10 Easy Steps to Speed Up Your Computer - Without Upgrading
By Jim Shutes Lapeer Tech Group
It seems that longer you own your computer, slower it gets! A lot of people will keep their computer until it gets so slow that they feel they need a newer, faster model. Some feel like reason it is getting slower is because it is getting older, when that is just not case. Your computer should run just as fast as day you brought it home – if you follow these 10 Easy Steps to Speed Up Your Computer.
1. Empty Temp directory regularly. After a short while, temp directory fills up with hundreds of temp files that always get scanned over when Windows starts up and when programs launch. This slows everything down immensely.
Rule of thumb for Temp Files: If you don’t have any programs open (and nothing minimized in bar below), then you shouldn’t have ANY temp files in your temp directory. If you do, delete them.
To delete Temp files, make sure NO programs are open, and…
a. In Windows 95, 98 or Me, go to C:WindowsTemp and delete everything inside Temp folder.
b. In Windows 2000 or XP, it is a little trickier. First, make sure that you can see hidden folders. Double-click My Computer. Click on Tools pull-down menu, and then on Folder Options. Click on View tab. Scroll down and click on Show Hidden Files and Folders. Click Ok. Now you can go to C:Documents and SettingsAdministratorLocal SettingsTemp folder. Delete everything here.
2. Empty Temporary Internet Files regularly. To empty Temporary Internet Files, go to your Control Panel and double-click Internet Options icon. Choose to Delete Cookies, and to Delete Files. This will clear all of your Temporary Internet Files.
3. Check your hard disks for problems.
a. For Windows 95, 98, or Me, double-click My Computer. Right-click C-drive and click on Properties. Click on Tools tab and choose to check computer for problems. If you choose to do a Thorough Scan, this will do hardware check for physical disk damage or sector damage. Choose to fix any errors it finds.
b. For Windows 2000 and XP, double-click My Computer. Right-click C-drive and click Properties. Click on Tools tab and choose to check computer for problems. Click on Check Now. You will then have two check boxes. The top option is for file check, and second option is for hardware (physical disk) check. Check either one, or both. At least check top one. Hit ok, and reboot. This may take some time, but let it run.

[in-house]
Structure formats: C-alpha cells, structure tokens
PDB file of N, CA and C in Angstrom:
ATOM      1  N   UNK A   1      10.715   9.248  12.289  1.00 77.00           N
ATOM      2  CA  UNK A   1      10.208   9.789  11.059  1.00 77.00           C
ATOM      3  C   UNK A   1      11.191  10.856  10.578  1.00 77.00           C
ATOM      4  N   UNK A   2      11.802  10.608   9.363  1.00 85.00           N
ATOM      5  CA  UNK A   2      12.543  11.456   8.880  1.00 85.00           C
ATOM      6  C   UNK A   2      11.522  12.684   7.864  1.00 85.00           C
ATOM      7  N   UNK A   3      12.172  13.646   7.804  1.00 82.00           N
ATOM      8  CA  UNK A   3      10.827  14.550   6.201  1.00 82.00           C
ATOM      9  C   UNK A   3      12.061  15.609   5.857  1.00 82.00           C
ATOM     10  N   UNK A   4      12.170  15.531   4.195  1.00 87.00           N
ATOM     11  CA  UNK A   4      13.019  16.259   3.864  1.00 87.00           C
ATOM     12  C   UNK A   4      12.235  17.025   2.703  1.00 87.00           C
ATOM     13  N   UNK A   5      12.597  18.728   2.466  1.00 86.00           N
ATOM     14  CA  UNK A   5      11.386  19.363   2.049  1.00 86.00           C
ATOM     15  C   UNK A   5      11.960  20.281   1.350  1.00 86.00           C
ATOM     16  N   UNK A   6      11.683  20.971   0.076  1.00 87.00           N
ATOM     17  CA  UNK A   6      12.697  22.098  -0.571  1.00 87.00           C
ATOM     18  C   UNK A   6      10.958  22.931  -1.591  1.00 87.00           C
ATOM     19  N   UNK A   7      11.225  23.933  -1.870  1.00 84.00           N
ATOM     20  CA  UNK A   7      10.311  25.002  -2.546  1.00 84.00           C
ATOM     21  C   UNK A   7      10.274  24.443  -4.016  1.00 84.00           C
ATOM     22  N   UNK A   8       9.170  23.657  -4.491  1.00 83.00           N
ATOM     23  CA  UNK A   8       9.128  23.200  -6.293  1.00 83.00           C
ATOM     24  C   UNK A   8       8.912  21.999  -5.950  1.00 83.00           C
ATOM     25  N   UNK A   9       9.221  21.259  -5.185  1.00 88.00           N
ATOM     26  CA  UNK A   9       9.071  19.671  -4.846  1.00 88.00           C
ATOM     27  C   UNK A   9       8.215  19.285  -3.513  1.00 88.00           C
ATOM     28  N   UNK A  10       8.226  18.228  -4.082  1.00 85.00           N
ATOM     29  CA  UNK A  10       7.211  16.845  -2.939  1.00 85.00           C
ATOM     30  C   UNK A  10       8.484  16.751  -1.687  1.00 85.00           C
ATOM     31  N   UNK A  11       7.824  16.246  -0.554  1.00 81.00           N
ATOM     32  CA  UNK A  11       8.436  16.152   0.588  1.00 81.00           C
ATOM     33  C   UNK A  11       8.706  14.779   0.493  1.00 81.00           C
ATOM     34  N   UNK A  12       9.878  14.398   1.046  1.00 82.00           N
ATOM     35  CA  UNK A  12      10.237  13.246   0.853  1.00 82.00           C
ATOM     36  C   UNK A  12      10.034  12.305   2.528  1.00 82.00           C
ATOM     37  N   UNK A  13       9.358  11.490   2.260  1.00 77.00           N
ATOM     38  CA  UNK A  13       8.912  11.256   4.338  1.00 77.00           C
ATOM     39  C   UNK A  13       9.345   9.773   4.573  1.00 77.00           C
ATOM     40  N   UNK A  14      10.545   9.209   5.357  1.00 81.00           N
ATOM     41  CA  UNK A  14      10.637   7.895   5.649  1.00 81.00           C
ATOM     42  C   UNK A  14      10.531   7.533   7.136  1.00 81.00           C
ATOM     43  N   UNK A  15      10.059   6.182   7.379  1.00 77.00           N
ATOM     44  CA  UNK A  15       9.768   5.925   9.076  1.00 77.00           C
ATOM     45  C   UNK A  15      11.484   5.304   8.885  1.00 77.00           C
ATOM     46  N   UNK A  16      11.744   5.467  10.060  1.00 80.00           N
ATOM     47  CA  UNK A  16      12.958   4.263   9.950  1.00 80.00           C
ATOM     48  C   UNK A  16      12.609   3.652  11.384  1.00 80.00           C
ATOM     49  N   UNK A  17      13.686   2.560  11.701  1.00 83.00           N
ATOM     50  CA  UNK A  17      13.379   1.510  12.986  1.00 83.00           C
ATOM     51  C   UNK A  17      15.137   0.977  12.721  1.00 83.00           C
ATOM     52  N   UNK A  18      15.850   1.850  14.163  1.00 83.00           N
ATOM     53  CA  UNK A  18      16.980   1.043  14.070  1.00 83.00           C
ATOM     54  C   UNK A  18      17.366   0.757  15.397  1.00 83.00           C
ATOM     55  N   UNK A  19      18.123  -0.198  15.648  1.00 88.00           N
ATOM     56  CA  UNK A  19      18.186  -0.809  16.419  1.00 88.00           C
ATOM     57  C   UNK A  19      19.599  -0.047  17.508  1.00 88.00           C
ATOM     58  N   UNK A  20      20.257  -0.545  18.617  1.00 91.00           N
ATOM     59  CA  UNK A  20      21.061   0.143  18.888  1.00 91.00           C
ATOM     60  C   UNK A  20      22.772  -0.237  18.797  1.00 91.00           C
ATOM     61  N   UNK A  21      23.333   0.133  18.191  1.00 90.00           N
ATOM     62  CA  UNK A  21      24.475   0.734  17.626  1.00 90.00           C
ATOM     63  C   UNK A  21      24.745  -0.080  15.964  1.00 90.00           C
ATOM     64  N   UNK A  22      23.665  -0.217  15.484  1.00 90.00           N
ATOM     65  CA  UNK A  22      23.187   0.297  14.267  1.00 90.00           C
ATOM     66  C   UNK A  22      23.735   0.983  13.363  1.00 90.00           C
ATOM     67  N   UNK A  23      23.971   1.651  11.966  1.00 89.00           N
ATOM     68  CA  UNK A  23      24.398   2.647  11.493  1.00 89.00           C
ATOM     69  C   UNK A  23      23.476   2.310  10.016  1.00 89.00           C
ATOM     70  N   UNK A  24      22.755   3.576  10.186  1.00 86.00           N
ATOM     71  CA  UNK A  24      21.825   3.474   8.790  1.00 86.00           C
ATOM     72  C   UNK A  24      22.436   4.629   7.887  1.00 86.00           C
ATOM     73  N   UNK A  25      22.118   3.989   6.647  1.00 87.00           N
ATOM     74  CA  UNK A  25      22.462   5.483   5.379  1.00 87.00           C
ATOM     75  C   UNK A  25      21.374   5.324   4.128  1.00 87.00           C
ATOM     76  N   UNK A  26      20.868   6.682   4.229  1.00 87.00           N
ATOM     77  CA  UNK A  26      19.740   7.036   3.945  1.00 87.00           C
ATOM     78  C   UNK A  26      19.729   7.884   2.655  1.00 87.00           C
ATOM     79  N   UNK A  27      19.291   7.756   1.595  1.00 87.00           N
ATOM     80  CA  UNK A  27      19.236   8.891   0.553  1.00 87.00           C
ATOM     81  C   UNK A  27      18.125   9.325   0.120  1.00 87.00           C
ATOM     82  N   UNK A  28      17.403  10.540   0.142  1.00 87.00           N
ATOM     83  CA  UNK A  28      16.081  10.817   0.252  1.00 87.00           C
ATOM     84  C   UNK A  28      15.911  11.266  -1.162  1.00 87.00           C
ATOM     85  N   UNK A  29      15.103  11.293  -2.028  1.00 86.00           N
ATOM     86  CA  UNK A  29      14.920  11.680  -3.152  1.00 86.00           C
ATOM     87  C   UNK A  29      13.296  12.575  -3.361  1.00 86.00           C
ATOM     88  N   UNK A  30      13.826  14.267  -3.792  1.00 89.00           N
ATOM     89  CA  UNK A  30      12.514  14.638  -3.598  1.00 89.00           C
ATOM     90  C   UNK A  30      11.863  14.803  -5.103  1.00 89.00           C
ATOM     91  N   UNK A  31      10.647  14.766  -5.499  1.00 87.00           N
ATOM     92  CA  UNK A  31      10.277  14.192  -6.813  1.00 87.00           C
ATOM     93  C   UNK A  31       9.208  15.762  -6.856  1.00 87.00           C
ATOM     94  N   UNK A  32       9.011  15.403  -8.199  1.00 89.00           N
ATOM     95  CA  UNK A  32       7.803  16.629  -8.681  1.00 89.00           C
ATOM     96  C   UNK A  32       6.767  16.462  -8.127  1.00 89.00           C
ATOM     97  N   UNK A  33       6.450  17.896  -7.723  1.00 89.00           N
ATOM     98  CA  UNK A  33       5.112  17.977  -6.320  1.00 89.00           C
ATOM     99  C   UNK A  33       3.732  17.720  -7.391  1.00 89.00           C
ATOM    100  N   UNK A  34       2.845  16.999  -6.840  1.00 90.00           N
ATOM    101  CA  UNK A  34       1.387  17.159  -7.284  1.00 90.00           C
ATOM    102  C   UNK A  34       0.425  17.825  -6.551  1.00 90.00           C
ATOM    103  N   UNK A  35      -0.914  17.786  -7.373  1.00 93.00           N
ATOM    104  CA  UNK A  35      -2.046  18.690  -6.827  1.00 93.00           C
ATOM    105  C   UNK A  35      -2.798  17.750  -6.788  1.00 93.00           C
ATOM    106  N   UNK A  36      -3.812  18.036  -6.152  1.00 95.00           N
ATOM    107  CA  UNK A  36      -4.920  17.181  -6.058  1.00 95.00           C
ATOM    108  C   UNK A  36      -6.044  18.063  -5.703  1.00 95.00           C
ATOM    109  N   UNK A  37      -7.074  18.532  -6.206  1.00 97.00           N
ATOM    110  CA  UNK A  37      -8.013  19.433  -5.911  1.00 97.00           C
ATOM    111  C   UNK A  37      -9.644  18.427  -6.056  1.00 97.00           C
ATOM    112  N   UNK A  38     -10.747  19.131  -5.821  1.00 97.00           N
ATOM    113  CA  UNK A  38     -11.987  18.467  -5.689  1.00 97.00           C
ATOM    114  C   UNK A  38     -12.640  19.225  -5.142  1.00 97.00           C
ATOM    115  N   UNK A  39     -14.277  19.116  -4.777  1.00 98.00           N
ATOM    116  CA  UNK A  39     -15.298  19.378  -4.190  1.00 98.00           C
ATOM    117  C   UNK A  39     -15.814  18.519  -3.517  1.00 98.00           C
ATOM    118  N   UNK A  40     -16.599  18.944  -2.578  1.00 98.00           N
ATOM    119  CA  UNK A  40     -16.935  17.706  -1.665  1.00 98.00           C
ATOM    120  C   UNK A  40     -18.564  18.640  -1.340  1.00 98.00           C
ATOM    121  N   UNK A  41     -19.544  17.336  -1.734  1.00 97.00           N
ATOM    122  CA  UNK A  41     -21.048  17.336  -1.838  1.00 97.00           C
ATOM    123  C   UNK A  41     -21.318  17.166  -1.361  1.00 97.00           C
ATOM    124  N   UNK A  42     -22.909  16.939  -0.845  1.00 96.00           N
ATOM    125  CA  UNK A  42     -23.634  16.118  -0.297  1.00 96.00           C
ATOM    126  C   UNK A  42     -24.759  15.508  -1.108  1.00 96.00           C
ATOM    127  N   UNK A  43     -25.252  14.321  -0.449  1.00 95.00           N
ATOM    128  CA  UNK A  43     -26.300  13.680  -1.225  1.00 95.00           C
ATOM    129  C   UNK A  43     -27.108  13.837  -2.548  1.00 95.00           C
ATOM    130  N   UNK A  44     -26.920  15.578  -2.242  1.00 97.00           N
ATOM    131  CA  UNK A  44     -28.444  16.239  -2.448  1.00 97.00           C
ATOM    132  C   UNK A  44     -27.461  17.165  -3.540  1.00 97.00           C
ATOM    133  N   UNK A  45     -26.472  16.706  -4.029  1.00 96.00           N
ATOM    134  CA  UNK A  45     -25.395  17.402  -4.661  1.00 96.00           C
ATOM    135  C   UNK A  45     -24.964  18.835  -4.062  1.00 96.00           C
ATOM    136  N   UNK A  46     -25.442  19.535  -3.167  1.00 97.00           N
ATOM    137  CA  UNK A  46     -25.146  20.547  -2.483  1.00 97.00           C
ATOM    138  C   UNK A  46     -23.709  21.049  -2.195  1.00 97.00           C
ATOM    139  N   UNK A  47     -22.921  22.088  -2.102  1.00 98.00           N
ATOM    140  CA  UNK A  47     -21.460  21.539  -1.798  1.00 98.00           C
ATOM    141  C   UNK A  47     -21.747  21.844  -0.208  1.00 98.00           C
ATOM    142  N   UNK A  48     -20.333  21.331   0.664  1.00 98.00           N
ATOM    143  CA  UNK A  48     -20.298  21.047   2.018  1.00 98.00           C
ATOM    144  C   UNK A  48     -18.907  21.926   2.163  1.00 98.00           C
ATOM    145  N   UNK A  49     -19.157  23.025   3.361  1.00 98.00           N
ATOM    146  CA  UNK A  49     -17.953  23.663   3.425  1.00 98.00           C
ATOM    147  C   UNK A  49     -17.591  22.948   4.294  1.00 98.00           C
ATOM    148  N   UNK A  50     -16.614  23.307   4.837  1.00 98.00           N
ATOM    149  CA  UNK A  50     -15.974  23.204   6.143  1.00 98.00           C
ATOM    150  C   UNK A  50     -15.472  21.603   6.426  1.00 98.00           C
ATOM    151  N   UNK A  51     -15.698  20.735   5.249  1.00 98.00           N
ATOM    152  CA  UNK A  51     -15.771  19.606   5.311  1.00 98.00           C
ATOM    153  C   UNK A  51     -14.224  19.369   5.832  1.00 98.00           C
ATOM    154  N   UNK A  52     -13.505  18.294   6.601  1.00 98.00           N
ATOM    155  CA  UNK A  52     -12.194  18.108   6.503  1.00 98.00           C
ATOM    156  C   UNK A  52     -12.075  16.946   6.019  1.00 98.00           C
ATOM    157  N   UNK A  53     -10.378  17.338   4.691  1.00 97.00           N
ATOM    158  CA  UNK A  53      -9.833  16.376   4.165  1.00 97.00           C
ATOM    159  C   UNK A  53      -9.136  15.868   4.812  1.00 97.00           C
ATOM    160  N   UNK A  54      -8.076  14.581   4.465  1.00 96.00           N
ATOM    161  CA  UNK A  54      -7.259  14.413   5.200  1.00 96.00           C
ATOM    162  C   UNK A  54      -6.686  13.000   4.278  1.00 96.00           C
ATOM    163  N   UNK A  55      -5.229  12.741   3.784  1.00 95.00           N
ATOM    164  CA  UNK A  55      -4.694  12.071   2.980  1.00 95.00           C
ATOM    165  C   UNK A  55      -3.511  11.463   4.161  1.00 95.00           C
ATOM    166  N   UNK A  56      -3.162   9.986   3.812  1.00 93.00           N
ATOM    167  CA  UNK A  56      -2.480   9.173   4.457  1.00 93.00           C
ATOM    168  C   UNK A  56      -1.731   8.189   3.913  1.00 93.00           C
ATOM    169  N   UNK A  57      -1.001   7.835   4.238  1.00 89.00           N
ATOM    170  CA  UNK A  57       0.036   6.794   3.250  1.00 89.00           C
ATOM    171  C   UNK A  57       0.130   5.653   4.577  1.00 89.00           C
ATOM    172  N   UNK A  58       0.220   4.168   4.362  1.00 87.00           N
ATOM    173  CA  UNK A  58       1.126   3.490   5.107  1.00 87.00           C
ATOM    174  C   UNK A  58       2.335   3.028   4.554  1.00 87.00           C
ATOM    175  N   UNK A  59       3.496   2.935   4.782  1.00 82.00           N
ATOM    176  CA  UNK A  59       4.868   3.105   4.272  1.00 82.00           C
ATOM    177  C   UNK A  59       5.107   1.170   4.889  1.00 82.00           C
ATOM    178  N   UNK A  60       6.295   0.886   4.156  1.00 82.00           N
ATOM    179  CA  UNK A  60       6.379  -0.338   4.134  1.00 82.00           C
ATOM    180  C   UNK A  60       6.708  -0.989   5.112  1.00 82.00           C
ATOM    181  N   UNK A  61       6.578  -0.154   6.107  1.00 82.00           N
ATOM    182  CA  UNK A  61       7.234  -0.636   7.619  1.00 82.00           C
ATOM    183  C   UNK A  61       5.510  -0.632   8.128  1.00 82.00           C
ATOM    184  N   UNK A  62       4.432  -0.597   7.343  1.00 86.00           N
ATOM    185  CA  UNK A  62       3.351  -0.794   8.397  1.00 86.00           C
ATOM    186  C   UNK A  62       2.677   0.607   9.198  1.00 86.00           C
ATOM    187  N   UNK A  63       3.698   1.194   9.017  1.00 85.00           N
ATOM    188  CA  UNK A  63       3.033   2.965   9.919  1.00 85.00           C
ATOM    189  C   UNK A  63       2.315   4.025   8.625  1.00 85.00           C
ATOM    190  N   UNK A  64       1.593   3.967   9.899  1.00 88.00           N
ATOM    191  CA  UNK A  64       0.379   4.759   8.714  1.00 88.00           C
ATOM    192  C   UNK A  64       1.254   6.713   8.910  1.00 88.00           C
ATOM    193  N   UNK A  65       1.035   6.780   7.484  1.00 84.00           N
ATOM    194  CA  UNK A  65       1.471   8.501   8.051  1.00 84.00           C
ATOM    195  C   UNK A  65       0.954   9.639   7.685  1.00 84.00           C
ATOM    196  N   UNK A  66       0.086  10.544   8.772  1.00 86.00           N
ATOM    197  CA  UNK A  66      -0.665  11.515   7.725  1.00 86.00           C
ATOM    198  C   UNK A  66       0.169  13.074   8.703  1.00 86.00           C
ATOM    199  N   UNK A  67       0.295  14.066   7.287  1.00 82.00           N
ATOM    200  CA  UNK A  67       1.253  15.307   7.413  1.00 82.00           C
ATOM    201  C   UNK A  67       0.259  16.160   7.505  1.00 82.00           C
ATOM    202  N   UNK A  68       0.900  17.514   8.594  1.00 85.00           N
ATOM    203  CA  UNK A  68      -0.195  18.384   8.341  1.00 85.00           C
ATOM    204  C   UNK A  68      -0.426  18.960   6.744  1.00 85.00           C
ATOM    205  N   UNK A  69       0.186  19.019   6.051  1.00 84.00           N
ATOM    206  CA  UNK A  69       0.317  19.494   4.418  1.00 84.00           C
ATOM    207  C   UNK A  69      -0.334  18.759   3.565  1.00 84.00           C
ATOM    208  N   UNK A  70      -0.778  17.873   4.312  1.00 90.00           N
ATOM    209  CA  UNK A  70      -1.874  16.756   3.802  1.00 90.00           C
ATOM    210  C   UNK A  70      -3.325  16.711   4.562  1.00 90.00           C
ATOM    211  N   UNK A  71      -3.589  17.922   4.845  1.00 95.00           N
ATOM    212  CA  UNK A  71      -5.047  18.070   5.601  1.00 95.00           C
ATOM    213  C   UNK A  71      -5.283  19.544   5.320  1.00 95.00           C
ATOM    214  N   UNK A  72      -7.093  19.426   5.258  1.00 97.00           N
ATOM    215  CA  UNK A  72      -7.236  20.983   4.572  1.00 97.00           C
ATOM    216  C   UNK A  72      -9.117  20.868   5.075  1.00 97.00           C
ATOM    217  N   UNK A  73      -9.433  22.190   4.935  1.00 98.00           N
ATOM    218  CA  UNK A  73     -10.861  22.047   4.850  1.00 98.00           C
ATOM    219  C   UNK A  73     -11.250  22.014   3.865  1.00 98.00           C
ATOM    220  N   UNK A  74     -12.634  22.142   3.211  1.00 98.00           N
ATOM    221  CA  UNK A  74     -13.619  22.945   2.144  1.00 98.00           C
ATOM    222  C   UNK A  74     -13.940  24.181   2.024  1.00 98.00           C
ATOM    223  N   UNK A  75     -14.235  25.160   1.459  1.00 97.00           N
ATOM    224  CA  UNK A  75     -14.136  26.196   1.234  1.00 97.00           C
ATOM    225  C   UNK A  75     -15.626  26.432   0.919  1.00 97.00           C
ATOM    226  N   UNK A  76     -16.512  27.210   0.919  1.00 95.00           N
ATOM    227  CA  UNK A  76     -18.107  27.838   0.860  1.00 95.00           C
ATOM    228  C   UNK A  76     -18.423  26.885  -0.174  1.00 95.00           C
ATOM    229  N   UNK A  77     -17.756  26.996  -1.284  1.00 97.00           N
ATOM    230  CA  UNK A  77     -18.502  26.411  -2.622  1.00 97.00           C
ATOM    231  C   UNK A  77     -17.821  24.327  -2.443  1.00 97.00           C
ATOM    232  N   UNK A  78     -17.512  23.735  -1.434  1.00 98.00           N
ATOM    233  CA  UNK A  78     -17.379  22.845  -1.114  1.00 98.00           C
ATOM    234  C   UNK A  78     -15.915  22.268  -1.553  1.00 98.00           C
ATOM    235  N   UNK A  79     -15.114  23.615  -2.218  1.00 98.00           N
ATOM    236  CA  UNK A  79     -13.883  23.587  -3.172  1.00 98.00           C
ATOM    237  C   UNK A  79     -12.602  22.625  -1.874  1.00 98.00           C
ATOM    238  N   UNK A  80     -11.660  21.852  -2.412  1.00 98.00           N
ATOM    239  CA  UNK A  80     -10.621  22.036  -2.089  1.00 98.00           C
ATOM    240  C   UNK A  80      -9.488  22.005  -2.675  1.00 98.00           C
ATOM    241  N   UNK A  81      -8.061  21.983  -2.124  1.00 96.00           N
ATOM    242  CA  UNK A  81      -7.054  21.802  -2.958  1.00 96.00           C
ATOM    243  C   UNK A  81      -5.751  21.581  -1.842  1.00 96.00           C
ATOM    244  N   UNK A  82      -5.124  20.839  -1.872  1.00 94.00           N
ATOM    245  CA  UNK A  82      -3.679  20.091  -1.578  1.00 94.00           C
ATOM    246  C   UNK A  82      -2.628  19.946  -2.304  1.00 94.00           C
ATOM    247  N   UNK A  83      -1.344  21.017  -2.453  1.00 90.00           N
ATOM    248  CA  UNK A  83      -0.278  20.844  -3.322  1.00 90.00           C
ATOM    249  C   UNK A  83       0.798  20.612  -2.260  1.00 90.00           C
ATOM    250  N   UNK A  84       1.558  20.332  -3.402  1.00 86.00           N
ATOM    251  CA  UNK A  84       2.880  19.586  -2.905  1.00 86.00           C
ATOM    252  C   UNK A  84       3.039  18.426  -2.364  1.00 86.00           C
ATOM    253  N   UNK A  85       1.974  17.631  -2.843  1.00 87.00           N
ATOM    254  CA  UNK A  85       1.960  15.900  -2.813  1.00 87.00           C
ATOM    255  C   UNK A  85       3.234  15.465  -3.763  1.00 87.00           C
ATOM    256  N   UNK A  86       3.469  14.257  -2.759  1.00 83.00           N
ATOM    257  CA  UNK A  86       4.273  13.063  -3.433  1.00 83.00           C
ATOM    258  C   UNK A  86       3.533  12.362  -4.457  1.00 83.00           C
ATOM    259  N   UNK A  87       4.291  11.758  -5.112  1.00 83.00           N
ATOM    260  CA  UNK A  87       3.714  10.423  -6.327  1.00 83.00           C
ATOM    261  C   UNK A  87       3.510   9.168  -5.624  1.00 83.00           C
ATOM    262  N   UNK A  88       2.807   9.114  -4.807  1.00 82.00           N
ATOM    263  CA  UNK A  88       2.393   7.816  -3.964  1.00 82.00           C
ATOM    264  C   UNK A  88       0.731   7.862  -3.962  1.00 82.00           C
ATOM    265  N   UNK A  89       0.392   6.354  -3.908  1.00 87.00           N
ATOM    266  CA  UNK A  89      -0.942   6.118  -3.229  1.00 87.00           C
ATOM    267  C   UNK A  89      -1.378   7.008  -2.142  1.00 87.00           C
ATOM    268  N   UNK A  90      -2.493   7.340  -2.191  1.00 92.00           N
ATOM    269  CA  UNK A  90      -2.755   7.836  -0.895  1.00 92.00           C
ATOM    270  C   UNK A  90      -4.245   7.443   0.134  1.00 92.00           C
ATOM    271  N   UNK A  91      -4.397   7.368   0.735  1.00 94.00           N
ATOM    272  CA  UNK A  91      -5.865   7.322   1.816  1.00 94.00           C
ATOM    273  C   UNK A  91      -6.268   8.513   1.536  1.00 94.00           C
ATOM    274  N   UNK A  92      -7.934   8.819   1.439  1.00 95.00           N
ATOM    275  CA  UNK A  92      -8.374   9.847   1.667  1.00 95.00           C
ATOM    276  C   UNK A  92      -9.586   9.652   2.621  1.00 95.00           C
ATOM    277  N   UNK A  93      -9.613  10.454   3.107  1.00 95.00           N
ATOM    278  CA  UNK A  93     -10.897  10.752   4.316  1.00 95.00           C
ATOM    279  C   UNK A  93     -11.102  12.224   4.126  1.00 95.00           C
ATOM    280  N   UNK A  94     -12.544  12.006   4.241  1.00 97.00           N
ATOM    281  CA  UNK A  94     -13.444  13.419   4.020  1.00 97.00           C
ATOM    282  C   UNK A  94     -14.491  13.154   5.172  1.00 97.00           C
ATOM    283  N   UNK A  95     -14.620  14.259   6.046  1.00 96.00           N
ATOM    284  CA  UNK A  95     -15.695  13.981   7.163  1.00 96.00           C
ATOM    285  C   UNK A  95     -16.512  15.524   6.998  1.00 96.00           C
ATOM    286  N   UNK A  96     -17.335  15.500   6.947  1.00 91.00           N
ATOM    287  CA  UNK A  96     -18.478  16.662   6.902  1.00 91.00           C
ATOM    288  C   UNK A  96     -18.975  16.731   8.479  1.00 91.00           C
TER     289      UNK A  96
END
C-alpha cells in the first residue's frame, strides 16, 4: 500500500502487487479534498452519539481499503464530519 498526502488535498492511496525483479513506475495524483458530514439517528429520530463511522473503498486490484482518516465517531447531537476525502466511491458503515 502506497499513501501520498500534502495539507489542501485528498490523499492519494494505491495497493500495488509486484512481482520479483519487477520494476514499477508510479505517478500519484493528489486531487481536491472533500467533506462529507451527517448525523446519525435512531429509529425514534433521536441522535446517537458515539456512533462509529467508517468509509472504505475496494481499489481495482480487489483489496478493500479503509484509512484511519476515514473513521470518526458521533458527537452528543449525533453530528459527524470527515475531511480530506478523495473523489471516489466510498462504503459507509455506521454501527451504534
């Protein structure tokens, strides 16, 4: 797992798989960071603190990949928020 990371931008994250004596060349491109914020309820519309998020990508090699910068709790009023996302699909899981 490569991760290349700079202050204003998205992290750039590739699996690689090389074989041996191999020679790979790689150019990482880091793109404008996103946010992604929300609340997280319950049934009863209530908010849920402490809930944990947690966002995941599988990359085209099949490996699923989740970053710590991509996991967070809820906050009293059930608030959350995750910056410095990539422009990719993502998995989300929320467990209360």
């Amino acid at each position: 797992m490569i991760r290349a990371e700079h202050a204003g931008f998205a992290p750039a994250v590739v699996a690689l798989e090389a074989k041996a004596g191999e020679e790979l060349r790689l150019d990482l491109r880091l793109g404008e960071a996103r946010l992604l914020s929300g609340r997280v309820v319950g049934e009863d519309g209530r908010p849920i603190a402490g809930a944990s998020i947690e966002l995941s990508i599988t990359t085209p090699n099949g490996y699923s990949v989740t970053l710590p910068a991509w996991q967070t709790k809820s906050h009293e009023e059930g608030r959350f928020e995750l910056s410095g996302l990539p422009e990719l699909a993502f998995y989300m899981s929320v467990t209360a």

4. An even more thorough disk check, would be to use a 3rd party utility. One of my favorites is TuneUp Utilities 2004. It does cost $39.99, but they do offer a FREE download trial of 15 days. This program does a really good job of fixing software and physical hard drive problems. It also tunes up your system for increased speed, and streamlines your operating system for peak performance. Download it HERE... http://www.lapeertechgroup.com/downloads.asp
5. Or, you can do a few of performance tweaks yourself, if you have Windows XP. By default, EVERYTHING is turned on in Windows XP. It isn’t very streamlined for performance, but rather for appearance. You can turn off a few of unnecessary features, and Windows will still work just fine, and maybe a little faster.
To do this, right-click on My Computer and click on Properties. Click on Advanced tab. Under Performance section, click on Settings button. On Visual Effects tab, you will see a list of check boxes. By default, these are all on. You really don’t need any of them for Windows to run. Go through check boxes one by one, and determine which ones you can and can’t live without.
6. Turn off Active Desktop. Active Desktop turns your desktop into a web page, and allows you to have things like a real-time calendar, and up-to-the-minute weather or stocks. These are nice, but really slow down your computer. And even if you don’t use Active Desktop for anything, just having it active can cause a performance decrease. Turn it off.
a. In Windows 95, 98 and Me, right-click on desktop and in pop-up menu, choose Active Desktop. Inside that option, uncheck Active Desktop. If there is no check next to it, then it isn’t on. Don’t choose it. Instead, just click desktop again to get out of menu.
b. In Windows 2000, right-click on desktop and in pop-up menu, choose Active Desktop. Inside that option, uncheck Show Web Content. Again, if there is no check next to it, then it is not on. Do not check it.
c. In Windows XP, right-click on desktop and in pop-up menu, choose Properties. On Desktop tab, choose Customize Desktop. Now, on Web tab, make sure that there are no websites chosen here. If there aren’t any, then Active Desktop is not on. Cancel and go back to desktop.